The story is told using multiple points of view.  And, yes, I know, that's something of a marmite thing - you either love it or you hate it.  I don't mind different points of view, both as a writer and a reader.  As a writer, it gives you the opportunity to get inside the head of more characters, which is always exciting.  As a reader, it enables you to have a much deeper understanding of the characters and how and why they react as they do.

There are numerous plotlines in this book and Val does an excellent job of weaving everything into a carefully interlinked whole with a satisfying ending.  The pace is fast, and the twists and turns will keep you turning the page.

I liked the way Val developed her characters, and I found the narrative voice flowed easily.  I thought there was a great sense of place, and, for me personally, it was good to feel that I was walking those streets along with DI Wilson and his team.  The story kept me interested right to the end, and I have no hesitation in recommending this series.  If you like your police dramas hard-hitting, then these are the books for you!

about the author...  It is with great delight that Val Penny has accepted a ten-book deal with Spellbound Books.
Val Penny has an Llb degree from the University of Edinburgh and her MSc from Napier University.  She has had many jobs, including hairdresser, waitress, banker, azalea farmer and lecturer but has not yet achieved either of her childhood dreams of being a ballerina or owning a candy store.
Until those dreams come true, she has turned her hand to writing poetry, short stories, nonfiction, and novels.
Val is an American author living in SW Scotland.  She has two adult daughters, of whom she is justly proud and lives with her husband and their cat. 

You can get the Hunter's Chase, along with all of Val's other books, on Amazon

You can follow Val on her Website on Facebook  Twitter  Bookbub and on Goodreads

Tuesday, 16 August 2022

Friend and author, PJ McIlvaine...

...joins me on the blog today.  Hi PJ, thanks so much for being here.  I believe you have a new novel out and it has its roots in history, so I'm hooked already!  But please tell me more...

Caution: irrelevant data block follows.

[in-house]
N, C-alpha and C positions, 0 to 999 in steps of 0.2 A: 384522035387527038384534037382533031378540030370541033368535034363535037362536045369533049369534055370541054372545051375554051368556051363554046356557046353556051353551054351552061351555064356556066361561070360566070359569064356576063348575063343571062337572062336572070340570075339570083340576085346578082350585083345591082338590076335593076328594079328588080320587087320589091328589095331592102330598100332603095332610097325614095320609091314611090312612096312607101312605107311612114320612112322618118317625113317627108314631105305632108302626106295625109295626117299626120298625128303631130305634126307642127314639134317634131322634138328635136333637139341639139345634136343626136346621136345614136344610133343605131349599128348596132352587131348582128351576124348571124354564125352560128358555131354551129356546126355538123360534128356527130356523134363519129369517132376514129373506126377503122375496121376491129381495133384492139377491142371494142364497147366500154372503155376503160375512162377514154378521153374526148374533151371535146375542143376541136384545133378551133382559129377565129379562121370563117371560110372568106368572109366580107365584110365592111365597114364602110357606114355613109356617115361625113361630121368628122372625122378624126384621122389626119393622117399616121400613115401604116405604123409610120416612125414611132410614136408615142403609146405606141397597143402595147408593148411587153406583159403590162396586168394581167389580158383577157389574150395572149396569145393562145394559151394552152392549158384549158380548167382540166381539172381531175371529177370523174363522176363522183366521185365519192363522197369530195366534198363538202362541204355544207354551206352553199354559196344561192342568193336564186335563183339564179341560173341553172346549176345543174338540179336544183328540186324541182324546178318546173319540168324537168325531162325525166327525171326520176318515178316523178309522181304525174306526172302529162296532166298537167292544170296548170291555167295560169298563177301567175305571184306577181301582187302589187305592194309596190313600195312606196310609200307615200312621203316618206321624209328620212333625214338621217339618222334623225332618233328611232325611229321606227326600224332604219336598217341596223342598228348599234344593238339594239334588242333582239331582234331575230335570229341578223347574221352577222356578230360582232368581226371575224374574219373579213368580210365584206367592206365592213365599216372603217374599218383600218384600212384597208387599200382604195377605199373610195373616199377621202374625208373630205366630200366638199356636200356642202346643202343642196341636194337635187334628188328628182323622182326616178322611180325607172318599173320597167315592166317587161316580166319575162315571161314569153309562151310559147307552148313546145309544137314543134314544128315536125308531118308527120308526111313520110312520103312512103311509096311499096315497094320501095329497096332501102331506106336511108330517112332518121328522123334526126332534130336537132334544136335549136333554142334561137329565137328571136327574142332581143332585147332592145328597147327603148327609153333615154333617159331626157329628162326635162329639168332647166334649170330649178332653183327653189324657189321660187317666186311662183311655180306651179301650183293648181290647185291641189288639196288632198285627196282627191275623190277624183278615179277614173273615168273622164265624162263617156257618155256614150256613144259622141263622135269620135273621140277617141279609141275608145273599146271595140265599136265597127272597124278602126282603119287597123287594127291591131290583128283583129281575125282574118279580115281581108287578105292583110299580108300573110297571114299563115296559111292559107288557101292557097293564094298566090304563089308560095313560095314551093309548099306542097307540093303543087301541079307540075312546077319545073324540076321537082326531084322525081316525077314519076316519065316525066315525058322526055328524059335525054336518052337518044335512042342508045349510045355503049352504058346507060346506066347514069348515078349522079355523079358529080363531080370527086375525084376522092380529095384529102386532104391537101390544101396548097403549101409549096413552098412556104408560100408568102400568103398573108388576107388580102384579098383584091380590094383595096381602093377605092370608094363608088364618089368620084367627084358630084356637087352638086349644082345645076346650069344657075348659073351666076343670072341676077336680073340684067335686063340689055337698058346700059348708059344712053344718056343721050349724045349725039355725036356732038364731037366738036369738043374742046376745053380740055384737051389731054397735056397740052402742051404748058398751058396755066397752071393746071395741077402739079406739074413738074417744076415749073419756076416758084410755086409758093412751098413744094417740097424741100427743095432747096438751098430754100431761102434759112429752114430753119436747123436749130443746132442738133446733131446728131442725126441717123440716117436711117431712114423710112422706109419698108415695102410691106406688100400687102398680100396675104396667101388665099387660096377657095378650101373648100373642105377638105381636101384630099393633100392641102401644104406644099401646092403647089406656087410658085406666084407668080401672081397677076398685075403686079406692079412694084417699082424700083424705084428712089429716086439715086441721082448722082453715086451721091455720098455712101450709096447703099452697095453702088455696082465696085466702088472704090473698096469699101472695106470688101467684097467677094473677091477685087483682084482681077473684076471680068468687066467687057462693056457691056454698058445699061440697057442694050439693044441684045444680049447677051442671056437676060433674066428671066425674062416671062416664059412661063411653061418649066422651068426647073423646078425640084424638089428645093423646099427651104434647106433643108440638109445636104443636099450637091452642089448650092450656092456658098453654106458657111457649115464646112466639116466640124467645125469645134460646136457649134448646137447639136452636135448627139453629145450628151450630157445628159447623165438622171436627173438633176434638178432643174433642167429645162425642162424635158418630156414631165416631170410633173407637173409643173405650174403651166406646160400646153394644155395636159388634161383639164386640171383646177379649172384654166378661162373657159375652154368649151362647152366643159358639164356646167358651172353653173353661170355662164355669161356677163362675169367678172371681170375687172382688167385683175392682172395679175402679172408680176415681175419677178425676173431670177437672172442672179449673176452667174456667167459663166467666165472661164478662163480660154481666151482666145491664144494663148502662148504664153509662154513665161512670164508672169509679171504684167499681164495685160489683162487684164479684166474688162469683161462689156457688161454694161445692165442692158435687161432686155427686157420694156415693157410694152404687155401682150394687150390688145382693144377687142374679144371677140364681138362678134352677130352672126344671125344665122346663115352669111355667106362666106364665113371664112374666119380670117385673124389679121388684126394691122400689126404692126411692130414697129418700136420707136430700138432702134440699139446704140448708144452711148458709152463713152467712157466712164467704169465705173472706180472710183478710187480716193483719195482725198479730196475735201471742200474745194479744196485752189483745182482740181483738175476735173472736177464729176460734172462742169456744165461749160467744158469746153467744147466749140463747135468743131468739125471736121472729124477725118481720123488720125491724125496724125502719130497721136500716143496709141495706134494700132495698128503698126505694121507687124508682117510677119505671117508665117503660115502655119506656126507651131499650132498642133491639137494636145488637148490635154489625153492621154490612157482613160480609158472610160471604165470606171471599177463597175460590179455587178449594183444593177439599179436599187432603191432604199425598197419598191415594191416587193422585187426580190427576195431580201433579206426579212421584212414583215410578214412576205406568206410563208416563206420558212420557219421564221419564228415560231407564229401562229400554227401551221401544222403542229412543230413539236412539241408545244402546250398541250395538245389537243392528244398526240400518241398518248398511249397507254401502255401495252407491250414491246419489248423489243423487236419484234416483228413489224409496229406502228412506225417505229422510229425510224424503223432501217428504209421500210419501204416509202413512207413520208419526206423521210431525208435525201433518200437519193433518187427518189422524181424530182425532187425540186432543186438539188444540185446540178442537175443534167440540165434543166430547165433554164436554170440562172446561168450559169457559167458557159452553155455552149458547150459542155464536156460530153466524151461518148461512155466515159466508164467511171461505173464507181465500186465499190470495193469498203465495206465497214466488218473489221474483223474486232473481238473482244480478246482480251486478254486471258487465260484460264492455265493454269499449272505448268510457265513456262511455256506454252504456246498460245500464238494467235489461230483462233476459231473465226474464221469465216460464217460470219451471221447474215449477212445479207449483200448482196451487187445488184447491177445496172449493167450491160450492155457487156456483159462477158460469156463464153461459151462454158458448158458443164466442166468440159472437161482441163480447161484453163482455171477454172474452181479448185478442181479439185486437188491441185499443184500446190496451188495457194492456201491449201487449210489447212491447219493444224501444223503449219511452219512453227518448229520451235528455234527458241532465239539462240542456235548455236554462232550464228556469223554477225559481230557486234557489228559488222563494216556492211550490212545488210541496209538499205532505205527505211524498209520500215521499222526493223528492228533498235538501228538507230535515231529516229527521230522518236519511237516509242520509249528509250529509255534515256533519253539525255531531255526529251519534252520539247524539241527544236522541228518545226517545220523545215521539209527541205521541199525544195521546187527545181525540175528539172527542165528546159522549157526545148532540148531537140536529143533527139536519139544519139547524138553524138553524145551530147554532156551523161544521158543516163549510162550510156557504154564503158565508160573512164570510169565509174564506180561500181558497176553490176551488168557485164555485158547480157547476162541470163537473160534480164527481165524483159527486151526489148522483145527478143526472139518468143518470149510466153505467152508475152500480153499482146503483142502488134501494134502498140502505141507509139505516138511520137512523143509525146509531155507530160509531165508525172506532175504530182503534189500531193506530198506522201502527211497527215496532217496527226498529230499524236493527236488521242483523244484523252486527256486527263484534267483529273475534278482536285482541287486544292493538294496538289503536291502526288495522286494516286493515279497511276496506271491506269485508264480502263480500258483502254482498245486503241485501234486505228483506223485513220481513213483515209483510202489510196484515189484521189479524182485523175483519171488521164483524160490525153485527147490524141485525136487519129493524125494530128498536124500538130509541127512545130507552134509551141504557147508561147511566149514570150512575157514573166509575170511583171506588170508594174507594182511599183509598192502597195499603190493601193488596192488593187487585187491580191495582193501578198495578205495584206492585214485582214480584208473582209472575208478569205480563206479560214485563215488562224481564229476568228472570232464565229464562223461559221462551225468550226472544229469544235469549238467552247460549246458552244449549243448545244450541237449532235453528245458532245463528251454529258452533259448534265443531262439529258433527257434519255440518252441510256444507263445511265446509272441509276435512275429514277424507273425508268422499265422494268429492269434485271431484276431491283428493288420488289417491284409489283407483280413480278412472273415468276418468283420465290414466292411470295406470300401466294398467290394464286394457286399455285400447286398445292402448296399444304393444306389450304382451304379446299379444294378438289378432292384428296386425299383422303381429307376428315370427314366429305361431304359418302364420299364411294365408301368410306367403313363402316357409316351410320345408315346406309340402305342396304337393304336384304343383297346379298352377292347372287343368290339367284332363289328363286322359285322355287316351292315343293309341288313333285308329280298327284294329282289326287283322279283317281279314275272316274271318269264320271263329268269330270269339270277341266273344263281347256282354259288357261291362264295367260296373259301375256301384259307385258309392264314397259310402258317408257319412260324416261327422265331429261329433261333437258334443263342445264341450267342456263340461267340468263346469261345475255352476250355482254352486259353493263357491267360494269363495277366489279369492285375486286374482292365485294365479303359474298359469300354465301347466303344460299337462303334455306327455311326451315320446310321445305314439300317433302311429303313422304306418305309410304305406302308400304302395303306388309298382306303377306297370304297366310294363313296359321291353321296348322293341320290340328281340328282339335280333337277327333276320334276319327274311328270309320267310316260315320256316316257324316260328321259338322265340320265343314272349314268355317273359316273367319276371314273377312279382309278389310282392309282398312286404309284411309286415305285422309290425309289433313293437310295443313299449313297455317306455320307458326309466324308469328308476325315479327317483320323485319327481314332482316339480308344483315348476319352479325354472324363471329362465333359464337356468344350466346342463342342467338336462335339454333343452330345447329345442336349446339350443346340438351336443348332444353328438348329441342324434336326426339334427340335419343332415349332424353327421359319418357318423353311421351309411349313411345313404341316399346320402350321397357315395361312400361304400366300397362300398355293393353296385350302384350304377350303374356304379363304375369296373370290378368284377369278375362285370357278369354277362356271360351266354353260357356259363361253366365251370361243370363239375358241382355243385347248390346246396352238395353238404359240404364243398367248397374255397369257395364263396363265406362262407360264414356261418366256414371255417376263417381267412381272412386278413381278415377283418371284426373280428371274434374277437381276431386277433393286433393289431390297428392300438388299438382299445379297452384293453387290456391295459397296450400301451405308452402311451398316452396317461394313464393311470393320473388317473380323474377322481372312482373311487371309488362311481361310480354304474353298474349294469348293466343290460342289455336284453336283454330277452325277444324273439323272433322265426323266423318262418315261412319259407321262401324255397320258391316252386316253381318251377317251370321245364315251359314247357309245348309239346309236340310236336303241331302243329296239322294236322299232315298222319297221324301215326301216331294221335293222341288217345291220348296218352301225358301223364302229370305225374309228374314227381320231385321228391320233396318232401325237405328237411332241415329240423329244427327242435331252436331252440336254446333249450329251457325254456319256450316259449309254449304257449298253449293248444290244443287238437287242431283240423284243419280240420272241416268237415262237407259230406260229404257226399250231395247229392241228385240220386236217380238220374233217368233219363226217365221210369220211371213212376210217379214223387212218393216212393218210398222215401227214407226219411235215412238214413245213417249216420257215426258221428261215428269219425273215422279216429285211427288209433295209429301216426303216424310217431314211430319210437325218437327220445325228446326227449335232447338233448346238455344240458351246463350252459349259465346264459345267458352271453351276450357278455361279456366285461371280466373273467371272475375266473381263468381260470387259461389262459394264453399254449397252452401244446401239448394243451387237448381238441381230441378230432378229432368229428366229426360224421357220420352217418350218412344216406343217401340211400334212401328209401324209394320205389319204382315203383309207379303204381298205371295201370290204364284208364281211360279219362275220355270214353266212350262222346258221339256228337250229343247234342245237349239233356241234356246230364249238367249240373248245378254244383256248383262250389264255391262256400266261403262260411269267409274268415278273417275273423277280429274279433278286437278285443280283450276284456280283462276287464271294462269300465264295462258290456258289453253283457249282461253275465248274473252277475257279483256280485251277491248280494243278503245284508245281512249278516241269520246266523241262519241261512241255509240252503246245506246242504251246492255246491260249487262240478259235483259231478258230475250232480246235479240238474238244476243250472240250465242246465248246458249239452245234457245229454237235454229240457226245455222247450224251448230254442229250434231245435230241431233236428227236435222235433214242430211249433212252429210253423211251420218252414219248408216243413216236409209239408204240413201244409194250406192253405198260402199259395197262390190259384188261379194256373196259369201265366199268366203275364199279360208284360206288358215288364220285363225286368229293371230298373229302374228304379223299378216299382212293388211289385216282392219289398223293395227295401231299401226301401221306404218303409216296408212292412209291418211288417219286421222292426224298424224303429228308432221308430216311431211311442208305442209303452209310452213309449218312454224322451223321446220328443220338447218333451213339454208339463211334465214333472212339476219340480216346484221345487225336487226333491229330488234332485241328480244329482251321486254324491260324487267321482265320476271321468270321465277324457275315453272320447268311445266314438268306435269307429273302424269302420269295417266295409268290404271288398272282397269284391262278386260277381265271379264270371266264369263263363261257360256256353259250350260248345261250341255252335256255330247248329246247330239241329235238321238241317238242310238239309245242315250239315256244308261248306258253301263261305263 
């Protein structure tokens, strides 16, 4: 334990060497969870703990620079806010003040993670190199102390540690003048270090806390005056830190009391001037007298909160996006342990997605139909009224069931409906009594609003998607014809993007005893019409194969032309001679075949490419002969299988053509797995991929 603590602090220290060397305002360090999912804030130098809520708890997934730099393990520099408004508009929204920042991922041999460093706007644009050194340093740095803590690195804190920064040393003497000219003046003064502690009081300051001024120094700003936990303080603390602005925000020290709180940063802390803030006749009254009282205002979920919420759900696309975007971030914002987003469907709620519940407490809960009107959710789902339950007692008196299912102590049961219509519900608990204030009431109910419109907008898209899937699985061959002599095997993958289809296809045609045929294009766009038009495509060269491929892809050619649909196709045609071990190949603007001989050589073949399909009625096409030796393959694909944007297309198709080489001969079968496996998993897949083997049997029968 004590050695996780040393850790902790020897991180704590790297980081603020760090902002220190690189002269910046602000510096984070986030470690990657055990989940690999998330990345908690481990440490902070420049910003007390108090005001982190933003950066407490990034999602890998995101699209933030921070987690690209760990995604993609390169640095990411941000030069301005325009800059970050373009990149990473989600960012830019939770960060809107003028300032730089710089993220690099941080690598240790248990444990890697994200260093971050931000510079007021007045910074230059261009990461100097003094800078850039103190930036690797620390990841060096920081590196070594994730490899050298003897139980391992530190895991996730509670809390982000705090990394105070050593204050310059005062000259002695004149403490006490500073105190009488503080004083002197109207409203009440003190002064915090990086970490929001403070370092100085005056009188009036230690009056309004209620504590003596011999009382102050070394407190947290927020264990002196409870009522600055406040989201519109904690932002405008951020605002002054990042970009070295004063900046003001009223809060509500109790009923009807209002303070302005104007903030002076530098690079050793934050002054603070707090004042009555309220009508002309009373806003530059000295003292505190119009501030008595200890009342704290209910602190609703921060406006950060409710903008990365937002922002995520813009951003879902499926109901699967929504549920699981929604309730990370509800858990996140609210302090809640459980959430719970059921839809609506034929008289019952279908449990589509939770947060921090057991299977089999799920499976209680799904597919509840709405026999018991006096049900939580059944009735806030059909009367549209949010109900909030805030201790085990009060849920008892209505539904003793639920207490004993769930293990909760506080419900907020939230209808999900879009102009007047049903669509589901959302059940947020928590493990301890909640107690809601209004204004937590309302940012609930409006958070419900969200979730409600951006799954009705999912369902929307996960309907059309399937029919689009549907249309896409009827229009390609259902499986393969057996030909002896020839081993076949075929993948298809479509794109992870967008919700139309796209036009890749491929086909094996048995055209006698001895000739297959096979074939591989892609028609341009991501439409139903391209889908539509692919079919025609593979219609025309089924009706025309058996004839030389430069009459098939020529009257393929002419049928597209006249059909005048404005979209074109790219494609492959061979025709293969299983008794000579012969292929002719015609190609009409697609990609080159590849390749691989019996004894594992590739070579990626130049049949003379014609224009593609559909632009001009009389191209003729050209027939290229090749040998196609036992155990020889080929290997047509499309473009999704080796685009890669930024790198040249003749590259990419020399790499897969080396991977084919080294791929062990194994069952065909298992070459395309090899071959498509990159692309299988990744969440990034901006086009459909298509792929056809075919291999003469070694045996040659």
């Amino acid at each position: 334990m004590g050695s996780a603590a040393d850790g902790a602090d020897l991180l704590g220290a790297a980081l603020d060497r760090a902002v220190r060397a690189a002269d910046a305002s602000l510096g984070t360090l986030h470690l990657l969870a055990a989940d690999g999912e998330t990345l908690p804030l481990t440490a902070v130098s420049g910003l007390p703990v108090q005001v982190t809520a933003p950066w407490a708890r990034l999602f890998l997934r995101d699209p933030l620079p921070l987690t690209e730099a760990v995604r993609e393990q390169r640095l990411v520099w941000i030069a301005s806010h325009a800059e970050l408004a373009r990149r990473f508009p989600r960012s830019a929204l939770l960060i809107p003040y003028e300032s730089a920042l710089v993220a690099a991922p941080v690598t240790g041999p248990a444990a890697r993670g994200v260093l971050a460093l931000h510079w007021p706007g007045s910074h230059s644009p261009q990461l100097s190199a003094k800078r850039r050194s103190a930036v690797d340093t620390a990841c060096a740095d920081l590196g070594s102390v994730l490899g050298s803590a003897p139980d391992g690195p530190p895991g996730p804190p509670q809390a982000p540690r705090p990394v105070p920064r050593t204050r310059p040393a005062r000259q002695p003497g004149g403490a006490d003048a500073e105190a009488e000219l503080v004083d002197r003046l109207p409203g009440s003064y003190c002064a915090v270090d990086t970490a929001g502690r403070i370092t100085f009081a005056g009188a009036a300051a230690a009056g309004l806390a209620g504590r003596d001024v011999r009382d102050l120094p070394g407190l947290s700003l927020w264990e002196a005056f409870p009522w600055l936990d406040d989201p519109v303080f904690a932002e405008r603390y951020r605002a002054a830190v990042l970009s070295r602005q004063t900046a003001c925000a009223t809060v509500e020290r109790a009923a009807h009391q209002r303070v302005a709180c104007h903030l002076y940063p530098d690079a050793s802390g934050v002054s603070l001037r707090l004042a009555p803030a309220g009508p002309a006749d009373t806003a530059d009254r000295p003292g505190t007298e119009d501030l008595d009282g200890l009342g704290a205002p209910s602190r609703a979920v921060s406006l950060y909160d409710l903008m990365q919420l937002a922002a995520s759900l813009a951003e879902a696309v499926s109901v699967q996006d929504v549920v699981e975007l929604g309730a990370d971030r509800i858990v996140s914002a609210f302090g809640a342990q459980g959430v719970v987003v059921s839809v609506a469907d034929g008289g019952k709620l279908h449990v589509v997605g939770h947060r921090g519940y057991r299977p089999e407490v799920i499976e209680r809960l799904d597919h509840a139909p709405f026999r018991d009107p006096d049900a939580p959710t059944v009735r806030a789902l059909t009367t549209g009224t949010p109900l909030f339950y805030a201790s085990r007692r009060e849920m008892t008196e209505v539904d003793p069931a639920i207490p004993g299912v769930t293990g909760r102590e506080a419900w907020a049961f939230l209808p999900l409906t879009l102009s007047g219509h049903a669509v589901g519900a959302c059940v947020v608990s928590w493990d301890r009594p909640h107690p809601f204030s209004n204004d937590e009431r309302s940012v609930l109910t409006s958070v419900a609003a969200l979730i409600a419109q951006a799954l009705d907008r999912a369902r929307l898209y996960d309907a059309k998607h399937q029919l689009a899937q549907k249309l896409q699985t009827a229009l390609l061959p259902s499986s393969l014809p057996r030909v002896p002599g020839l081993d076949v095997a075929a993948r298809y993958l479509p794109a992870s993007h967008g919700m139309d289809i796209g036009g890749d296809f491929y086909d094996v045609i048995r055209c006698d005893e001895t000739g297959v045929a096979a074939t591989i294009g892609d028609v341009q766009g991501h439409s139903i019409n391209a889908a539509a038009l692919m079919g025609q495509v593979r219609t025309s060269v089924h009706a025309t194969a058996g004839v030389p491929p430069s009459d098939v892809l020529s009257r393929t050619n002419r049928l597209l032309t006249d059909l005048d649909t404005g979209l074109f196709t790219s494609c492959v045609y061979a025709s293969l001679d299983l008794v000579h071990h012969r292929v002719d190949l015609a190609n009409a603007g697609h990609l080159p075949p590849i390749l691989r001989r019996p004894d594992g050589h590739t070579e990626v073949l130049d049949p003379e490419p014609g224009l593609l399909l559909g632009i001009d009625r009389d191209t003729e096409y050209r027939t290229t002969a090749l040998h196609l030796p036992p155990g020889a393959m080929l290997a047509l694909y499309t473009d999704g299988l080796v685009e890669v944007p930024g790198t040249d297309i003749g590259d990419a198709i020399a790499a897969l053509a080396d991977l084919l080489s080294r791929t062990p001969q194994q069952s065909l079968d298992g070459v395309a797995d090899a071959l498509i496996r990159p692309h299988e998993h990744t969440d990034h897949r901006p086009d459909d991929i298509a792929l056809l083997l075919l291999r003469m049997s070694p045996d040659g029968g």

PJ  I’ve always had a fascination with the past.  As a kid, I devoured tomes about Victorian England, the Tudors, and the Plantagenets as if they were candy.  I loved reading about royalty, the rich upper crust, and the poor and oppressed.  But it wasn’t until I began researching the kernel of what would eventually become my debut middle-grade novel, Violet Yorke, Gilded Girl: Ghosts in the Closet about a poor little rich girl in 1912 Manhattan who sees ghosts, that I realized that the states had its own version of the Wars of Roses.  Not as bloody, perhaps, but just as lethal and effective.
In America, Manhattan was the epicenter of the Gilded Age, a time of intoxicating new, progressive ideas.  Things were changing.  Well, not everything, and not fast enough for some.  If you were rich, you were really, really rich.  On Wall Street, fortunes were made and lost.  Obscene mansions built by the nouveau riche sprouted like weeds.
The Four Hundred, so-called as reportedly ‘there were only 400 hundred people in fashionable New York Society’, was run with an iron glove by Mrs Caroline Schermerhorn Astor, the wife of businessman William Backhouse Astor Jr.  A prominent socialite, Mrs Astor was determined, along with the help of confidants and cohorts, to uphold the stringent standards of etiquette and behavior of old money and tradition against a swarm of threatening arrivistes.  A word, a nod, a wink, a look, or a whisper from Mrs Astor and her powerful friends could banish people from polite society in an instant.
Luckily for my poor little rich girl Violet, who was orphaned as a toddler when her parents were killed in a ‘random’ robbery, her grandmother was one of Mrs Astor’s best friends and firmly entrenched in the Four Hundred hierarchy.  Violet was expected to fulfill her duty as a member in good standing: to be obedient, compliant, and in time, make a good match.  That Violet had no intention of doing any of these things, well, that’s another story entirely.

about the book…
She sees ghosts…but are they malevolent or friendly?
Poor little rich girl Violet Yorke has seen ghosts for as long as she can remember, but no one believes her.